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How did Bobby Fischer Learn to play Chess?

how did Bobby Fischer learn to play chess

How did Bobby Fischer learn to play chess?

One of the most captivating and fascinating chess players in history was Bobby Fischer, the first and only American world chess champion.

He was a prodigy who amazed the world with his talent and skill, but he was also a mystery who puzzled the world with his behavior and views.

How did Bobby Fischer learn to play chess?

What made him so good at the game?

What influenced his chess style and personality?

In this blog post, we will explore the early life and chess career of Bobby Fischer, his chess mentors and teachers, his chess books and methods, and his chess achievements and contributions.

Here are some of the topics we will cover:

  • Bobby Fischer’s childhood and family background
  • Bobby Fischer’s first encounter with chess and his first chess games
  • Bobby Fischer’s chess mentors and teachers: Carmine Nigro, John Collins, William Lombardy
  • Bobby Fischer’s chess books and methods: My System, Modern Chess Openings, Chess Review
  • Bobby Fischer’s chess achievements and contributions: U.S. Junior Champion, U.S. Champion, Grandmaster, World Champion

Bobby Fischer’s Childhood And Family Background

Bobby Fischer was born in Chicago on March 9, 1943. His mother was Regina Wender Fischer, a US citizen of Polish-Jewish descent, who worked as a nurse, teacher, and activist. His father was Hans-Gerhardt Fischer, a German biophysicist who left the family when Bobby was two years old. Bobby grew up in Brooklyn, New York, with his mother and older sister Joan. He had a difficult and unstable childhood, as his mother often moved from one place to another for work or study. He also had a strained relationship with his mother, who was strict and demanding. He later said that he hated her and that she never loved him.

Bobby Fischer was a bright and curious child, who showed interest in various subjects such as music, languages, science, and history. He also had a strong memory and a high IQ (estimated at 180). He attended public schools in Brooklyn, but he did not like them or fit in with his classmates. He often skipped classes or got into trouble for being rebellious or disruptive. He also suffered from bullying and loneliness. He later dropped out of high school to focus on chess.

Bobby Fischer’s First Encounter With Chess And His First Chess Games

Bobby Fischer learned to play chess at the age of six from instructions found in a chess set that his sister bought at a candy store below their apartment. He soon became obsessed with the game and played it for hours every day. He played against himself or against anyone who was willing to play with him. He also read chess books and magazines that he borrowed from the library or bought from second-hand bookstores.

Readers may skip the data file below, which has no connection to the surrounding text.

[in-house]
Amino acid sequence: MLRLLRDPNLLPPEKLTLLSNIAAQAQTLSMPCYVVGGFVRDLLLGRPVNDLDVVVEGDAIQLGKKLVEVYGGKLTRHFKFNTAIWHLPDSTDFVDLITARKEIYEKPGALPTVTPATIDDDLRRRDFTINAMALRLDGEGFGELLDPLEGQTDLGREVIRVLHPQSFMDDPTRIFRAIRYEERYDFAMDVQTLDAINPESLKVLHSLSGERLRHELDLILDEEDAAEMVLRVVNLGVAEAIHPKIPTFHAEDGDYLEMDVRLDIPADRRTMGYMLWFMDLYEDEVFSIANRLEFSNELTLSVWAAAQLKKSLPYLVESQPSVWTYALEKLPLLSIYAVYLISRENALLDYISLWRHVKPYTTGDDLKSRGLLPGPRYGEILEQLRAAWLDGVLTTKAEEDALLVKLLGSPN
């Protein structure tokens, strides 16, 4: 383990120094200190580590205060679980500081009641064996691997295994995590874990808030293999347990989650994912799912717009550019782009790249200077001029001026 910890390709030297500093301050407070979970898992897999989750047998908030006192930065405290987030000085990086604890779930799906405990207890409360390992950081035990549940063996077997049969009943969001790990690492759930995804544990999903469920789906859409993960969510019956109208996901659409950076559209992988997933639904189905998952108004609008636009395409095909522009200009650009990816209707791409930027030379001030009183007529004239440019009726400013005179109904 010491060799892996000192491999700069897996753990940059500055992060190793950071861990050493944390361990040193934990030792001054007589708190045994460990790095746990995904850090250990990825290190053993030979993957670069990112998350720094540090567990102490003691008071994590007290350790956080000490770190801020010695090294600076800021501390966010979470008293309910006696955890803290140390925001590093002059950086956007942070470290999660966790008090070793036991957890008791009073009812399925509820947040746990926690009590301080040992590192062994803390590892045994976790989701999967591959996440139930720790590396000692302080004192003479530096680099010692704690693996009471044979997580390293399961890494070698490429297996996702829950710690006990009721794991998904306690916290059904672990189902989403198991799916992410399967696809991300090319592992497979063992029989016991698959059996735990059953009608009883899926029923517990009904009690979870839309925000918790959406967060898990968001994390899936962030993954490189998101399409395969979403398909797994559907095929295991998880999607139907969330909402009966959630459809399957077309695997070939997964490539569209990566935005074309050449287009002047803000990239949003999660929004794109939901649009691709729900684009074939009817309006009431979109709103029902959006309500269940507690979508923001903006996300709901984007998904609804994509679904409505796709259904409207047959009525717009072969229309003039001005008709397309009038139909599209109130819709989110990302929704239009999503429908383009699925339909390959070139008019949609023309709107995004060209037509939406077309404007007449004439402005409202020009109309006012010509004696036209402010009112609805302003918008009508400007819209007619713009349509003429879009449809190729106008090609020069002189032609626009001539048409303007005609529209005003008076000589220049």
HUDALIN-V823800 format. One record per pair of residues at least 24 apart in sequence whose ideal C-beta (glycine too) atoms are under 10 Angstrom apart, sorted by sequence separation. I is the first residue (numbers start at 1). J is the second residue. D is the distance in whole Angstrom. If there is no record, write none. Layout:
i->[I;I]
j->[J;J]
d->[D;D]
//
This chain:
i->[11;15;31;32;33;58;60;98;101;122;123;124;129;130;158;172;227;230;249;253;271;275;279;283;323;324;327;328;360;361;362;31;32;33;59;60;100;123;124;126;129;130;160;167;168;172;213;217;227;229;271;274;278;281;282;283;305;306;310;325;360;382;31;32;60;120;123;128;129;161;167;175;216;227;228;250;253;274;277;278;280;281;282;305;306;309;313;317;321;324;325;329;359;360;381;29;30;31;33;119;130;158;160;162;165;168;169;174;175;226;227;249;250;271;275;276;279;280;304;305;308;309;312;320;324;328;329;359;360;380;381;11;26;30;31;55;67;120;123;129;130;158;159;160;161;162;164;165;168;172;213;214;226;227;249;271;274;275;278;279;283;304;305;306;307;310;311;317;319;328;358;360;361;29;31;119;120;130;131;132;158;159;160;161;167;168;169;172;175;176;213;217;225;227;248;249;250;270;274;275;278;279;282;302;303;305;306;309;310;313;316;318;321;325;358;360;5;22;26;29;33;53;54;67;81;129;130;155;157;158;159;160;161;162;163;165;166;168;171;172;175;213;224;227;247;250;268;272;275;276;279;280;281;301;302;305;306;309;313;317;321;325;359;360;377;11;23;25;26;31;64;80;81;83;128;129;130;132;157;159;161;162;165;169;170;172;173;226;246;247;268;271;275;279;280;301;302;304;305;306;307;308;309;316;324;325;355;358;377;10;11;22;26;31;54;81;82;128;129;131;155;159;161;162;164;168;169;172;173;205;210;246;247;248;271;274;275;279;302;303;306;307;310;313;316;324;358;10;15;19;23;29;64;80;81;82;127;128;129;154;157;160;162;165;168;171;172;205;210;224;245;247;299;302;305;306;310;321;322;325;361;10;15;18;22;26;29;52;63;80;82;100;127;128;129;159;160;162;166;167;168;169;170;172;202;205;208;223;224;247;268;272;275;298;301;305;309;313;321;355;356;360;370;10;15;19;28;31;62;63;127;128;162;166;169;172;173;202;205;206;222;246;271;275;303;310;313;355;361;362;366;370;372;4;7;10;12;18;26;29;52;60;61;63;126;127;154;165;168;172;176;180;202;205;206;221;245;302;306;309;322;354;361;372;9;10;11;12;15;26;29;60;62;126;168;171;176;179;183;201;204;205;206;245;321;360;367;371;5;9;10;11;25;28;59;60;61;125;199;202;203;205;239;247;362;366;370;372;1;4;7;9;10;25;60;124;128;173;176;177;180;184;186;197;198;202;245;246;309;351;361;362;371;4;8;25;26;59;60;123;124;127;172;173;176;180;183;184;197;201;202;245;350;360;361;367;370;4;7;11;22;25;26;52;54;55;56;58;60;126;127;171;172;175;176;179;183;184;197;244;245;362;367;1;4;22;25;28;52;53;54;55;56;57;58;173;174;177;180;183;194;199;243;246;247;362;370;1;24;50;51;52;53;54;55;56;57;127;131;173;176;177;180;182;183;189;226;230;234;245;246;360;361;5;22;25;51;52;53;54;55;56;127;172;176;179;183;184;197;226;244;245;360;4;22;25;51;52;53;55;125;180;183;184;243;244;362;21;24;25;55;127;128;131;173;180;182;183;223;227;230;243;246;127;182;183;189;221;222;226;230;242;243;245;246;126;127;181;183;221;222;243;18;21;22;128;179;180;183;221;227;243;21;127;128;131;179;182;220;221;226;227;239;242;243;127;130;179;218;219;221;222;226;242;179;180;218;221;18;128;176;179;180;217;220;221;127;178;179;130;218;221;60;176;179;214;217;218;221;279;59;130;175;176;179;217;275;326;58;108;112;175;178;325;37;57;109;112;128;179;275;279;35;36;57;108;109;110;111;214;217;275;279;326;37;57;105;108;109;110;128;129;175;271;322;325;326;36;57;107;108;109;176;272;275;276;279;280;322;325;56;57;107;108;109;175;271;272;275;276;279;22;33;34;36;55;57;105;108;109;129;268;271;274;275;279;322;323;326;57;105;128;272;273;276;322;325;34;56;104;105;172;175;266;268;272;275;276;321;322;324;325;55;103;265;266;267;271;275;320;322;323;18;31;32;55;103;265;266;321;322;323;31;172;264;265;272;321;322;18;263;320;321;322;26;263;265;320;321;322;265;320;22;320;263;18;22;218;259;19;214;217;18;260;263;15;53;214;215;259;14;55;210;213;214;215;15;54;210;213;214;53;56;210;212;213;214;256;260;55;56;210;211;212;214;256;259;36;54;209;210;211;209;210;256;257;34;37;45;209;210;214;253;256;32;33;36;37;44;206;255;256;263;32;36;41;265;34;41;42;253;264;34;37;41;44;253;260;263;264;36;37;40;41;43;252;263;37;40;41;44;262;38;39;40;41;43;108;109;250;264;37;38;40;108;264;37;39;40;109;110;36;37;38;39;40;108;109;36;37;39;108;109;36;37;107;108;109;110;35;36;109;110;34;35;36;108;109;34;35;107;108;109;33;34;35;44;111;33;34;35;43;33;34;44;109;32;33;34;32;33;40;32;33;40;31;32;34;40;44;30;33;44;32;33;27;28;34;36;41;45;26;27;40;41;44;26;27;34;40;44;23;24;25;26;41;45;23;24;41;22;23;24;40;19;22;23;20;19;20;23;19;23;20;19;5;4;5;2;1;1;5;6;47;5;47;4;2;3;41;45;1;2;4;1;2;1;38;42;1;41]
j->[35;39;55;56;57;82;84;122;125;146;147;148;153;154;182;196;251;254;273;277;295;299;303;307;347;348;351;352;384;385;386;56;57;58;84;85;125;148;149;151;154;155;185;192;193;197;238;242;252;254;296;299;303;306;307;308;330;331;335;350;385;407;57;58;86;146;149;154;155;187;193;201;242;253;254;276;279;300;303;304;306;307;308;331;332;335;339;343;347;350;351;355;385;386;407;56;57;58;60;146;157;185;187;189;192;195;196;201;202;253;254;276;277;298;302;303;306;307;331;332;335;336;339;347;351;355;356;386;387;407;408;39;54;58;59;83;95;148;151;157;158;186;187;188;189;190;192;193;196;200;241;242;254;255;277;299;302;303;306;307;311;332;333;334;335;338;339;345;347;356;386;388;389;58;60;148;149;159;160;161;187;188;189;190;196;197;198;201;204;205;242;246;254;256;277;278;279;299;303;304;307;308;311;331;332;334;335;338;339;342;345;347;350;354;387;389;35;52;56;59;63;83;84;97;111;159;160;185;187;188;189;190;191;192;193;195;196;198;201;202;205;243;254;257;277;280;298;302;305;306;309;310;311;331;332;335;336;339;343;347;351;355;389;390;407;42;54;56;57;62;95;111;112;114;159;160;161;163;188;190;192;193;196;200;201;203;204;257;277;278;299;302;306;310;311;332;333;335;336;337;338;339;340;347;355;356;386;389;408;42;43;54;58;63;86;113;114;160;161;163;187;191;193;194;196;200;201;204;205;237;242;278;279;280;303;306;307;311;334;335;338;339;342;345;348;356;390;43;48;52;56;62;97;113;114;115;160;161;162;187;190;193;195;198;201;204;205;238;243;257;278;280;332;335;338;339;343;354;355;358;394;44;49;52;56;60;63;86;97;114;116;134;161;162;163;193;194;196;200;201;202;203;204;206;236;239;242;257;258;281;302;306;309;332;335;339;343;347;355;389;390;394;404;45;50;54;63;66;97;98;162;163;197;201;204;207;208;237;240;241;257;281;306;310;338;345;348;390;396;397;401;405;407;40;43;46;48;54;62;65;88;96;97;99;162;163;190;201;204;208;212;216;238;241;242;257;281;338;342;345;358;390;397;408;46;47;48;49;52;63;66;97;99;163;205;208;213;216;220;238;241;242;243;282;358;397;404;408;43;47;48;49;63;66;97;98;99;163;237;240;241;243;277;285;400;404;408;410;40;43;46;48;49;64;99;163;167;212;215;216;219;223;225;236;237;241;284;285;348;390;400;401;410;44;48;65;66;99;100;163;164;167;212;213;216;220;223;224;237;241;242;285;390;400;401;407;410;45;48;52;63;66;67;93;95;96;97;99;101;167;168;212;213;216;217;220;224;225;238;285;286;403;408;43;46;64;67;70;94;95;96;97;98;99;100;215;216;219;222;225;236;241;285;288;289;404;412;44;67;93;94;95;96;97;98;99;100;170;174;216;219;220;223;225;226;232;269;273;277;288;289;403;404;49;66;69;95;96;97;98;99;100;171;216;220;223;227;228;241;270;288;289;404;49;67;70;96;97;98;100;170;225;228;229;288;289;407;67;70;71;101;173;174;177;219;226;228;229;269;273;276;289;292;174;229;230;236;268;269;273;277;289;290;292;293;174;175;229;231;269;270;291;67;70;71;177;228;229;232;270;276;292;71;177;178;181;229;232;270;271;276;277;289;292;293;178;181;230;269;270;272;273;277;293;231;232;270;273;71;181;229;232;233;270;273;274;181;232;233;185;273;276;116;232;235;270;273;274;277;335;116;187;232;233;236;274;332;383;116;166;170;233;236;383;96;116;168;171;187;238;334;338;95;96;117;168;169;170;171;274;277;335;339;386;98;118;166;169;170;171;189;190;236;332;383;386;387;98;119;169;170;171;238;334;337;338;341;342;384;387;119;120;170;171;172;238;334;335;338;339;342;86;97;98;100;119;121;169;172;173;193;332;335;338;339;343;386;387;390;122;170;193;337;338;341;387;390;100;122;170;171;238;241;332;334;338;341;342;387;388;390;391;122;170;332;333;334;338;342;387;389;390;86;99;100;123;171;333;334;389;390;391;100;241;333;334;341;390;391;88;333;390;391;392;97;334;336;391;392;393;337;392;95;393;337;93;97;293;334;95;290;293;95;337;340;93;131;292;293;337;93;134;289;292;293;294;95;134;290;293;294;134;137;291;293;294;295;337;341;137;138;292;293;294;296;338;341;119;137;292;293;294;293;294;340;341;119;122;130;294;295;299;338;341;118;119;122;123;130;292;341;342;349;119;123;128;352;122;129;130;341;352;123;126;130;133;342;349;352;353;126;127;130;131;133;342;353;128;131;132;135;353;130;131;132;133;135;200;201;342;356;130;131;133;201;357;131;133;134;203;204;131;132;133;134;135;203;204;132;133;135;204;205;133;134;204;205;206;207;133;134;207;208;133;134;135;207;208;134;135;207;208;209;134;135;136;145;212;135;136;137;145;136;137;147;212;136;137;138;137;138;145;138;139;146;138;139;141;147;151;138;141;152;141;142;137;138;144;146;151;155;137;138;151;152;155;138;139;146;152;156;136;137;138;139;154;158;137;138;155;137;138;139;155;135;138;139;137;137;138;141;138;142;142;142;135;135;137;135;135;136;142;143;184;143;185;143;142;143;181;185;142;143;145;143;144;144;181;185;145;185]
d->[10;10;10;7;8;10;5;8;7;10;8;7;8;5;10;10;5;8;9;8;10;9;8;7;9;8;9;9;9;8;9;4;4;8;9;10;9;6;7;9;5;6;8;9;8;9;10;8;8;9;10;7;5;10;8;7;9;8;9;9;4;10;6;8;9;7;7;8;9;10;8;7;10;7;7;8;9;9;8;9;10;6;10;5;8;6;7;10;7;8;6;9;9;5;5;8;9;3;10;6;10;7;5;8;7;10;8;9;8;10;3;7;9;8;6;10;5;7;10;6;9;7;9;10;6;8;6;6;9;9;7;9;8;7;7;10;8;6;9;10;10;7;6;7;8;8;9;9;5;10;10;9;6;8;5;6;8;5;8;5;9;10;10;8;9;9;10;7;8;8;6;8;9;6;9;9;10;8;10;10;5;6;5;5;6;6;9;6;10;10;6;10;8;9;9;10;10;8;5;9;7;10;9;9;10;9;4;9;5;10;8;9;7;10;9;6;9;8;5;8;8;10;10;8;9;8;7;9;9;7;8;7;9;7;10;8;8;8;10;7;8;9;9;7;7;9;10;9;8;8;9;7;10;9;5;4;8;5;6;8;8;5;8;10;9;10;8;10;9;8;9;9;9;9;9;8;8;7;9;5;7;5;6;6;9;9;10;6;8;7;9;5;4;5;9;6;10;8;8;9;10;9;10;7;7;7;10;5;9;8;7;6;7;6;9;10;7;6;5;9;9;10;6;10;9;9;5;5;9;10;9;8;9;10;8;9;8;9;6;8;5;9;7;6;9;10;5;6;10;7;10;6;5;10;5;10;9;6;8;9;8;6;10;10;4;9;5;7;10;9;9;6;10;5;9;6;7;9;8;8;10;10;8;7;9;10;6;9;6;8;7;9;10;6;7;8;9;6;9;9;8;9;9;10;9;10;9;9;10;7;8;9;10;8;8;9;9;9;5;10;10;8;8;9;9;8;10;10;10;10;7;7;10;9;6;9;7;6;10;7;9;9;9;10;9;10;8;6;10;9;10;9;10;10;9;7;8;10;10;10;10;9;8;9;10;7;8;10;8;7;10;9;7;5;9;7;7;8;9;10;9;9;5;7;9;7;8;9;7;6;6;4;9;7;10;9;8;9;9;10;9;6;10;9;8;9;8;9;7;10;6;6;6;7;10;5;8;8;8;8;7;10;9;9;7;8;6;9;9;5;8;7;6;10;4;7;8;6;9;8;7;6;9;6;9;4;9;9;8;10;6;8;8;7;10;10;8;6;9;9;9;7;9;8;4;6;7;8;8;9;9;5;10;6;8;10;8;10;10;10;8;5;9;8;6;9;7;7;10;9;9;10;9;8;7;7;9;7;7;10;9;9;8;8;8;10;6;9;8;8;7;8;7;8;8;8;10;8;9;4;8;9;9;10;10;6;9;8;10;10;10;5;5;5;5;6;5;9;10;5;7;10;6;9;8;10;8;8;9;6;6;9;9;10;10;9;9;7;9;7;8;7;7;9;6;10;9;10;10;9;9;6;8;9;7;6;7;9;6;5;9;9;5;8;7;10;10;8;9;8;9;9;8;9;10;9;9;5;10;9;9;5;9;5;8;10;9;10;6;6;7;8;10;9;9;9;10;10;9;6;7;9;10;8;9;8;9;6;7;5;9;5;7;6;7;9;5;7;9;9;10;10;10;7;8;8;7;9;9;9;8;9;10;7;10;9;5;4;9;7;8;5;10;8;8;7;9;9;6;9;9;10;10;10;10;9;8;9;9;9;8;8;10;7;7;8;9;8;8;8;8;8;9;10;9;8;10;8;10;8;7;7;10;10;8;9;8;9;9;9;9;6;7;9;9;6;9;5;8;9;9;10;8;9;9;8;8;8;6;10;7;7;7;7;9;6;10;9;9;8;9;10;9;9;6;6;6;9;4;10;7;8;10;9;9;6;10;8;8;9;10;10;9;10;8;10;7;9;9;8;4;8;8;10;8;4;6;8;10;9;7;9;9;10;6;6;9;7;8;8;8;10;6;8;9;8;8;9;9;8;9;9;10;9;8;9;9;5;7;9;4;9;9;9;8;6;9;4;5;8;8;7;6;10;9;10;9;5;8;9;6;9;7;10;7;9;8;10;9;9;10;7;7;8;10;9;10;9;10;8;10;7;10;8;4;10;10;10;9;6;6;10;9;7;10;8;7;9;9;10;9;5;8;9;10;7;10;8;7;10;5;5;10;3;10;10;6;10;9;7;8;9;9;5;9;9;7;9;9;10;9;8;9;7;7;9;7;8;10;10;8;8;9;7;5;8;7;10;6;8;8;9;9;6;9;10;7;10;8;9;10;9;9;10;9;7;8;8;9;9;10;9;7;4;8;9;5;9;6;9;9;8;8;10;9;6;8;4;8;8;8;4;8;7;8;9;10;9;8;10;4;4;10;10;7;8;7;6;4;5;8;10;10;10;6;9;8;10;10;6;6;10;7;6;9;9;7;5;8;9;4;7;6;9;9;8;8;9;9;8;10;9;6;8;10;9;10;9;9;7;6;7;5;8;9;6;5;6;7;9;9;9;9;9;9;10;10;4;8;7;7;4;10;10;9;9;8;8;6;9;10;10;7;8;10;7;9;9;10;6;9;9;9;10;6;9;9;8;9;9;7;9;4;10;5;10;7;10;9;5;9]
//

Bobby Fischer played his first competitive games at the Brooklyn Chess Club and the Manhattan Chess Club, where he met other chess players of various levels and styles. He also played in local tournaments and matches, where he quickly improved his skills and gained experience. He won his first trophy at the age of eight in the Washington Junior High School tournament.

Bobby Fischer’s first major achievement was winning the U.S. Junior Chess Championship in 1956 at the age of 13, becoming the youngest Junior Champion ever at that time. The tournament win earned him a spot in the 1957 U.S. Chess Championship, where he faced the best chess players in the country.

Bobby Fischer’s Chess Mentors And Teachers: Carmine Nigro, John Collins, William Lombardy

Bobby Fischer did not have a formal chess coach or trainer, but he had several mentors and teachers who helped him develop his chess skills and knowledge. One of them was Carmine Nigro (1910-2001), a chess master and president of the Brooklyn Chess Club. Nigro met Bobby when he was seven years old at a simultaneous exhibition by Max Pavey , where Bobby lost in 15 minutes. Nigro invited Bobby to join his club and became his first chess mentor. He taught him the basics of chess strategy, tactics, openings, endgames, and etiquette. He also encouraged him to play in tournaments and matches.

Another mentor of Bobby Fischer was John Collins (1912-2001), a chess master and author who ran a famous chess salon in his Manhattan apartment. Collins met Bobby when he was 10 years old at a simultaneous exhibition by Samuel Reshevsky , where Bobby drew with the grandmaster. Collins invited Bobby to join his group of young chess players who met regularly at his apartment for training sessions and analysis. Collins became Bobby’s second chess mentor and surrogate father figure. He taught him more advanced aspects of chess theory, practice, and history. He also helped him with his education, finances, and personal problems.